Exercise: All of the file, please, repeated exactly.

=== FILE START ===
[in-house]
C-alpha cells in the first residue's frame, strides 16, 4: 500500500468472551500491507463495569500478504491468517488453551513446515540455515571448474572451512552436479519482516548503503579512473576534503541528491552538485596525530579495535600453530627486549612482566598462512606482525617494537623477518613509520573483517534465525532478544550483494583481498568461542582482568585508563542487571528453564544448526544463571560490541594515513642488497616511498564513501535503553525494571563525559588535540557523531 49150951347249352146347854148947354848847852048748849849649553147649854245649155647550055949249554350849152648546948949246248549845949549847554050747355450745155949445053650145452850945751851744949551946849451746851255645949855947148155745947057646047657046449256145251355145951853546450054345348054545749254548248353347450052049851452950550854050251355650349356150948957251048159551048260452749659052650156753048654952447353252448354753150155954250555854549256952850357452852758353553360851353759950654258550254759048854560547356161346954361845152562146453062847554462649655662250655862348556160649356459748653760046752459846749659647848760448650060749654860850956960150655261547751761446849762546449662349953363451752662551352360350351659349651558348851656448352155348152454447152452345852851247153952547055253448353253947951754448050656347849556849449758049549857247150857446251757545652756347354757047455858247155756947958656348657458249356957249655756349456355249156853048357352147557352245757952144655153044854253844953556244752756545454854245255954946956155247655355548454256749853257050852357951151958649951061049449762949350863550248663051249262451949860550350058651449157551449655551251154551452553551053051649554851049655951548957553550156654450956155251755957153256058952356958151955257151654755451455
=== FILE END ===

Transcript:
[in-house]
C-alpha cells in the first residue's frame, strides 16, 4: 500500500468472551500491507463495569500478504491468517488453551513446515540455515571448474572451512552436479519482516548503503579512473576534503541528491552538485596525530579495535600453530627486549612482566598462512606482525617494537623477518613509520573483517534465525532478544550483494583481498568461542582482568585508563542487571528453564544448526544463571560490541594515513642488497616511498564513501535503553525494571563525559588535540557523531 49150951347249352146347854148947354848847852048748849849649553147649854245649155647550055949249554350849152648546948949246248549845949549847554050747355450745155949445053650145452850945751851744949551946849451746851255645949855947148155745947057646047657046449256145251355145951853546450054345348054545749254548248353347450052049851452950550854050251355650349356150948957251048159551048260452749659052650156753048654952447353252448354753150155954250555854549256952850357452852758353553360851353759950654258550254759048854560547356161346954361845152562146453062847554462649655662250655862348556160649356459748653760046752459846749659647848760448650060749654860850956960150655261547751761446849762546449662349953363451752662551352360350351659349651558348851656448352155348152454447152452345852851247153952547055253448353253947951754448050656347849556849449758049549857247150857446251757545652756347354757047455858247155756947958656348657458249356957249655756349456355249156853048357352147557352245757952144655153044854253844953556244752756545454854245255954946956155247655355548454256749853257050852357951151958649951061049449762949350863550248663051249262451949860550350058651449157551449655551251154551452553551053051649554851049655951548957553550156654450956155251755957153256058952356958151955257151654755451455